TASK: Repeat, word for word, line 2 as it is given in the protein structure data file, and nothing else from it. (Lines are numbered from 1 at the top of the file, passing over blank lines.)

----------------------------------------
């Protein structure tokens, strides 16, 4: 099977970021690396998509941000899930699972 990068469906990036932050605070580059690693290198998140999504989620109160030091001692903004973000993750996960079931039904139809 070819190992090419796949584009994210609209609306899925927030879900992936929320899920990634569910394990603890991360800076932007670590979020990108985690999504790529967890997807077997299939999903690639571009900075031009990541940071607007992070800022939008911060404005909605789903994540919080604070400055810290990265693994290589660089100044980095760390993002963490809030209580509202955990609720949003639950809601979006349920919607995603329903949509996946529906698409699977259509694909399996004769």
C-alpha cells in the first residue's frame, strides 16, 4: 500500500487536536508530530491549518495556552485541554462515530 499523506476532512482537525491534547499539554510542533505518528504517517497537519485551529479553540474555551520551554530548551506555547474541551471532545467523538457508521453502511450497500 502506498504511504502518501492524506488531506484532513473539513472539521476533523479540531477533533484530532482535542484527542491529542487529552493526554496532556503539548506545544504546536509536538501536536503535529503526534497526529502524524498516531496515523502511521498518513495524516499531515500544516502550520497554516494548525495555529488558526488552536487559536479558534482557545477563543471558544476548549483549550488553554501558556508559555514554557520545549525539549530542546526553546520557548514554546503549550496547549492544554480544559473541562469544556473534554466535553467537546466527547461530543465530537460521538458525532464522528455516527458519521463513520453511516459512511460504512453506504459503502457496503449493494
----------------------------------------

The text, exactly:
C-alpha cells in the first residue's frame, strides 16, 4: 500500500487536536508530530491549518495556552485541554462515530 499523506476532512482537525491534547499539554510542533505518528504517517497537519485551529479553540474555551520551554530548551506555547474541551471532545467523538457508521453502511450497500 502506498504511504502518501492524506488531506484532513473539513472539521476533523479540531477533533484530532482535542484527542491529542487529552493526554496532556503539548506545544504546536509536538501536536503535529503526534497526529502524524498516531496515523502511521498518513495524516499531515500544516502550520497554516494548525495555529488558526488552536487559536479558534482557545477563543471558544476548549483549550488553554501558556508559555514554557520545549525539549530542546526553546520557548514554546503549550496547549492544554480544559473541562469544556473534554466535553467537546466527547461530543465530537460521538458525532464522528455516527458519521463513520453511516459512511460504512453506504459503502457496503449493494